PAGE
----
Diverse pathologies, especially related to early protein misfolding and aggregation, are observed in different neurodegenerative diseases. Some protein variants result in different proteinopathies that vary from patient to patient, highlighting a need for personalized diagnostic tests to enable accurate diagnoses. Reagents that can distinguish one neurodegenerative disease from another are particularly crucial.
Design ankyrin repeat proteins (DARPins) are small and highly stable structures that are ideal for protein-protein interactions. Their stability is maintained even following connection of multiple repeats making them an attractive replacement for antibodies and single-chain variable fragments (scFvs).
Researchers at Arizona State University have developed novel reagents that can distinguish Alzheimer's Disease (AD) from Parkinson's Disease (PD) as well as from other neurodegenerative diseases. A novel DARPin library was created and specific DARPins isolated that were selective for either AD or PD cases with the ability to distinguish between the two. These DARPins were validated on human brain tissue and sera samples. The use of these DARPins on sera provides for a less invasive and more accurate disease-specific diagnostic test.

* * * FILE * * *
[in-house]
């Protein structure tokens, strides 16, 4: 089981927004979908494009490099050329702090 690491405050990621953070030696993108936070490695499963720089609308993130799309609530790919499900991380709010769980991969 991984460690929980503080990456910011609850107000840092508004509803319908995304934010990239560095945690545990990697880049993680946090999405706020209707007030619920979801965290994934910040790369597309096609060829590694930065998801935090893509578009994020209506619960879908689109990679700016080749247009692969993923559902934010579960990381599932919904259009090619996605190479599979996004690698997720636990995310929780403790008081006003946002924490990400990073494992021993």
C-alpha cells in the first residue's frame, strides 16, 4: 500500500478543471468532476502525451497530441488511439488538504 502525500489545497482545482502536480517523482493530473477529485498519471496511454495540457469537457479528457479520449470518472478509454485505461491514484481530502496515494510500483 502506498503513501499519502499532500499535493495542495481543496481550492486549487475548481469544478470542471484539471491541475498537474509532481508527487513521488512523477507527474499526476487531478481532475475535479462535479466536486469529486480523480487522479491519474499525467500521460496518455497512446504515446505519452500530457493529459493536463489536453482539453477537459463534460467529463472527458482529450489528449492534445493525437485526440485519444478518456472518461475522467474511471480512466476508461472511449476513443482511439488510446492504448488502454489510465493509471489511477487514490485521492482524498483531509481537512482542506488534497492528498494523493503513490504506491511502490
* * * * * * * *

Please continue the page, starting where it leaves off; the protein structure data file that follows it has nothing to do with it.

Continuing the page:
These reagents enable a more personalized approach for diagnosing and distinguishing between AD and PD patients and may help in monitoring efficacy of treatments or developing more effective treatment strategies.
- Early stage diagnosis of AD or PD patients
- Development of treatment strategy of AD or PD
- May also be used to monitor the efficacy of therapeutic agents for AD or PD
- Monitoring the pathology of AD or PD
Benefits and Advantages
- Able to distinguish between AD and PD cases
- Flexible assay format – can use plasma, serum, tissue, and potentially other biological fluids
- More personalized approach for diagnosing AD or PD patients
- These DARPins can serve as excellent indicators of treatment efficacy or progressing pathology
- DARPins are very stable and as such are attractive reagents
- High disease specificity for accurate diagnoses
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